A couple of weeks ago, I wrote a post about annual fire door assembly inspection and why it’s important for the safety of building occupants. The video below from a recent hotel fire clearly illustrates how code-compliant fire doors can help to save lives.
If all fire door assemblies were kept in code-compliant condition at all times, maybe fire door inspections wouldn’t be quite so important. But the truth is…the majority of existing fire doors have deficiencies, and there’s no way to know how the doors will function during a fire. Case in point…last November I wrote about a report that had been released by the Minnesota State Fire Marshal’s Office. The report detailed a fire that occurred in a Minneapolis high rise, where 5 people were killed. According to the report, the door leading to the apartment where the fire originated did not close properly because of a seal at the bottom of the door that caught on the flooring. This open door contributed to the fatalities as well as the property damage.
If the door to Apartment 1407 had been subject to a fire door inspection, presumably the deficiency would have been resolved and the door would have closed automatically to deter the spread of the fire. Unfortunately, a few months before the fire occurred, Minnesota removed the requirement for annual inspections from their state fire code:
Exception: Periodic testing and inspection in accordance with NFPA 80 and NFPA 105 is not required for swinging fire door and smoke door assemblies. Swinging fire door and smoke door assemblies shall be maintained in an operable condition in accordance with NFPA 80 and NFPA 105. Damaged or defective swinging fire door and smoke door assemblies shall be repaired or replaced.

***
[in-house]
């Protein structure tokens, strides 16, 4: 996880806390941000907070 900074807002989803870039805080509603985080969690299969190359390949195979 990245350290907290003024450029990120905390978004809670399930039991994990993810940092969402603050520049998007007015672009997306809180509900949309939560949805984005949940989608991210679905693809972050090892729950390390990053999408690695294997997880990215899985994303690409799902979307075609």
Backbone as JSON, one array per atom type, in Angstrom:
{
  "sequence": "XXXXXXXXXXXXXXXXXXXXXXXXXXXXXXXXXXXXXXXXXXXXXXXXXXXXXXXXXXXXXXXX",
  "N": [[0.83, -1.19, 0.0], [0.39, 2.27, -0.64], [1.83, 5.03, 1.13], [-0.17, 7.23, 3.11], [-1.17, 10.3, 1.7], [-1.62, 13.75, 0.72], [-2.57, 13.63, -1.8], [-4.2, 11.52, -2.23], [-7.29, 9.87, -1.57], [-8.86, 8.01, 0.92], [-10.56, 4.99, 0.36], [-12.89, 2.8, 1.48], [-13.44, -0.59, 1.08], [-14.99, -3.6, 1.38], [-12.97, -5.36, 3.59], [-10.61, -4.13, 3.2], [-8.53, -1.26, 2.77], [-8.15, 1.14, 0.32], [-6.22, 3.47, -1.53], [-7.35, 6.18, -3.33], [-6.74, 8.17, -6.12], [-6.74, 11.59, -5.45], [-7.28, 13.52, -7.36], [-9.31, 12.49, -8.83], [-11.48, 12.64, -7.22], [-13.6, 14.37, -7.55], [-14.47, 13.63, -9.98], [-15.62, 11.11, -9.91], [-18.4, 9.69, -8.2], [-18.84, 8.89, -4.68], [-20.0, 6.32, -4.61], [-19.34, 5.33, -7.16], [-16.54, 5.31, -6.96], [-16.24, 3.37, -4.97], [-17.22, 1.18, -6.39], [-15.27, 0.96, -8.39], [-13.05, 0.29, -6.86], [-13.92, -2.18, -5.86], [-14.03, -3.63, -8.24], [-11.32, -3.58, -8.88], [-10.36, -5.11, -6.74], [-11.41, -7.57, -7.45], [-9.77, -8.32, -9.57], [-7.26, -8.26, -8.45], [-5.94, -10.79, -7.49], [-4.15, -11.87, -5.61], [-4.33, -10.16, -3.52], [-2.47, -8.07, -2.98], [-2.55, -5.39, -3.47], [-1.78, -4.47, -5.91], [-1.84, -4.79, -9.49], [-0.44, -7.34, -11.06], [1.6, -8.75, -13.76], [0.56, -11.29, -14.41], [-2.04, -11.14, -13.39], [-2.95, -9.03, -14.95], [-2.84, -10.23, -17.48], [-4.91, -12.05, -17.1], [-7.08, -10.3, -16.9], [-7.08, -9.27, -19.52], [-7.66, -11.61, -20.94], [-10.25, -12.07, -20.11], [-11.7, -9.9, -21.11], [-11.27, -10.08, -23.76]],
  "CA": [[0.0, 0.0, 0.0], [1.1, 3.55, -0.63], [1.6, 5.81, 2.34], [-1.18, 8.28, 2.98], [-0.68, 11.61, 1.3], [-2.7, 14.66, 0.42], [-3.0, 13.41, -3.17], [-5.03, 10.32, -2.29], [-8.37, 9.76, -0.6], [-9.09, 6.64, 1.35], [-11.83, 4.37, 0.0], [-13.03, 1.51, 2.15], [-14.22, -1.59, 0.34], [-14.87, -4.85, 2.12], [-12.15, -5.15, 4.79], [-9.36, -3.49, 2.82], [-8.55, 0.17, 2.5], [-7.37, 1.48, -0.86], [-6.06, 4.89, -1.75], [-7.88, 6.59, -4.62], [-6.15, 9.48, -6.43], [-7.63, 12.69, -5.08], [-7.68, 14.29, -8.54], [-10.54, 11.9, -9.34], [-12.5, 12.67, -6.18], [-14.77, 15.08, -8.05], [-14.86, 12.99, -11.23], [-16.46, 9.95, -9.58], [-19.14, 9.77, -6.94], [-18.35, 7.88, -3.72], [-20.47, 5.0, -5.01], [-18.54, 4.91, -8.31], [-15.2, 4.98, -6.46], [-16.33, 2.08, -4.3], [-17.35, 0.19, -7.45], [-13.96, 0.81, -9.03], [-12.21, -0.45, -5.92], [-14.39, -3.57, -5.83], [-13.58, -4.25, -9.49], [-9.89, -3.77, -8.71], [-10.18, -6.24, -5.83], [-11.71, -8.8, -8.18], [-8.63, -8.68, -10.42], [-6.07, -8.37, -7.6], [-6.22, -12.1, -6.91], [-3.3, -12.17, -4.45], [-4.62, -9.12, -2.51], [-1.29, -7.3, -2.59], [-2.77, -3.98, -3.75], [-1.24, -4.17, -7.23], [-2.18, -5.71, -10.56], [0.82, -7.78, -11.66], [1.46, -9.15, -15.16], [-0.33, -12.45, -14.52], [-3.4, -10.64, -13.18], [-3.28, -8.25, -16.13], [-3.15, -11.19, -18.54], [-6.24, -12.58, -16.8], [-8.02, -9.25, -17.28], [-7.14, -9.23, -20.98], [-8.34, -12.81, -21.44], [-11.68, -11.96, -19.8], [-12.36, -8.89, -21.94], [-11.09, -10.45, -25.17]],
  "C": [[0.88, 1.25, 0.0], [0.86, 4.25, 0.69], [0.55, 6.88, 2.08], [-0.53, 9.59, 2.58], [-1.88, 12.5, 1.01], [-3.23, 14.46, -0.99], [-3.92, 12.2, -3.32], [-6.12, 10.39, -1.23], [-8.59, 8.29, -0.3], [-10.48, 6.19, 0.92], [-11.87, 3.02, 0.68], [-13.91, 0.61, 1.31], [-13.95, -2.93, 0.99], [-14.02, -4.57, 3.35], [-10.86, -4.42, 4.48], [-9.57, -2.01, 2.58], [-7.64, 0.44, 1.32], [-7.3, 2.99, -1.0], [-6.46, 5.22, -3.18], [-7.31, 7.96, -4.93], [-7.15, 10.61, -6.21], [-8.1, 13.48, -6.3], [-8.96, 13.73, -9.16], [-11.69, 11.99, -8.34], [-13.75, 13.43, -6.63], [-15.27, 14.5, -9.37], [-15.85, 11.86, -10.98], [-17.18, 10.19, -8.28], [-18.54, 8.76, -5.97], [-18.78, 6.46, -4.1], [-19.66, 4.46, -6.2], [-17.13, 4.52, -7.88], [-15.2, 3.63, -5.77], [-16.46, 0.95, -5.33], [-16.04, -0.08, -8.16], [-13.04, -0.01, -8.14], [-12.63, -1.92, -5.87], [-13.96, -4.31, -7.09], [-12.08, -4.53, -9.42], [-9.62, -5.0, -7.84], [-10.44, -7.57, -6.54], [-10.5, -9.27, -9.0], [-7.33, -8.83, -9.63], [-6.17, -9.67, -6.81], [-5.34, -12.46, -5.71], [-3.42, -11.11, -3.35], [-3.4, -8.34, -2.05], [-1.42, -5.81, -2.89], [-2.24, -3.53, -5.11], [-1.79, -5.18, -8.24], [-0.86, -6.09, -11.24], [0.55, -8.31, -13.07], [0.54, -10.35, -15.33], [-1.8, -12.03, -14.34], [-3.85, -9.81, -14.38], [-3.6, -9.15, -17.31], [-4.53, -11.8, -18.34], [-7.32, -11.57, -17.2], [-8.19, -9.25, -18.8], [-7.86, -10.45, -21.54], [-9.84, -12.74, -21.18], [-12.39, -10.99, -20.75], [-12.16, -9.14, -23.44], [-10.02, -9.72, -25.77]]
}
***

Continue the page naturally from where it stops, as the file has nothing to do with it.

When making this modification to the International Fire Code (IFC), a Statement of Need and Reasonableness was submitted, explaining the reason for removing the inspection requirement – it was unnecessary and too costly:
7511.0705 SECTION 705, DOOR AND WINDOW OPENINGS.
This new rule part modifies section 705.2 of the 2018 IFC by adding an exception exempting swinging fire door and smoke door assemblies from the testing and inspection requirements of NFPA 80 and NFPA 105. Section 705.2 of the 2018 IFC requires opening protectives to be inspected and maintained in accordance with NFPA 80 and NFPA 105, which includes swinging fire door and smoke door assemblies. The inspection and testing of swinging fire door and smoke door assemblies is a requirement that is new to the 2018 IFC and is a significant change to the code.
The annual inspection and testing of swinging fire door and smoke door assemblies is unnecessary because of the relatively simple operation of these types of door assemblies and the expense of testing. The Minnesota State Fire Code only requires annual inspection and testing of horizontal and vertical rolling and sliding doors because their operations are complex and require testing to ascertain that they are operating correctly. To ensure that a swinging fire door or smoke door assembly is operating correctly, all that is needed is: (1) a visual check for damage and alteration; and (2) verification that the door fully closes and latches when released from the full open position. NFPA 80 and NFPA 105 require specialized testing and inspection of swinging fire door and smoke door assemblies unnecessary to ensure that the door operates properly. The cost of NFPA 80 and NFPA 105 compliant inspection and testing of swinging fire door and smoke door assemblies can represent a significant cost for larger apartment buildings and lodging facilities. For an apartment building with 100 units and 120 swinging fire doors, the cost of inspection and testing is approximately $2,400 per a year. It is reasonable to exempt swinging fire door and smoke door assemblies from the testing and inspection requirements of NFPA 80 and NFPA 105 because: (1) under section 705.2, the doors will still need to be maintained in accordance with NFPA 80 and NFPA 105; and (2) extensive testing and inspection is unnecessary to verify that the doors operate in compliance with those standards.
The Minnesota exemption states that fire door assemblies don’t need to be inspected, but that the assemblies must be maintained in operable condition with deficient components repaired or replaced. The model codes have always required these assemblies to be properly maintained, but this requirement isn’t enough – proven by the condition of millions of fire doors across the US. That is exactly why fire door inspections are now required by code. In my opinion, removing the inspection requirements through a state modification of the model codes is detrimental to the safety of building occupants.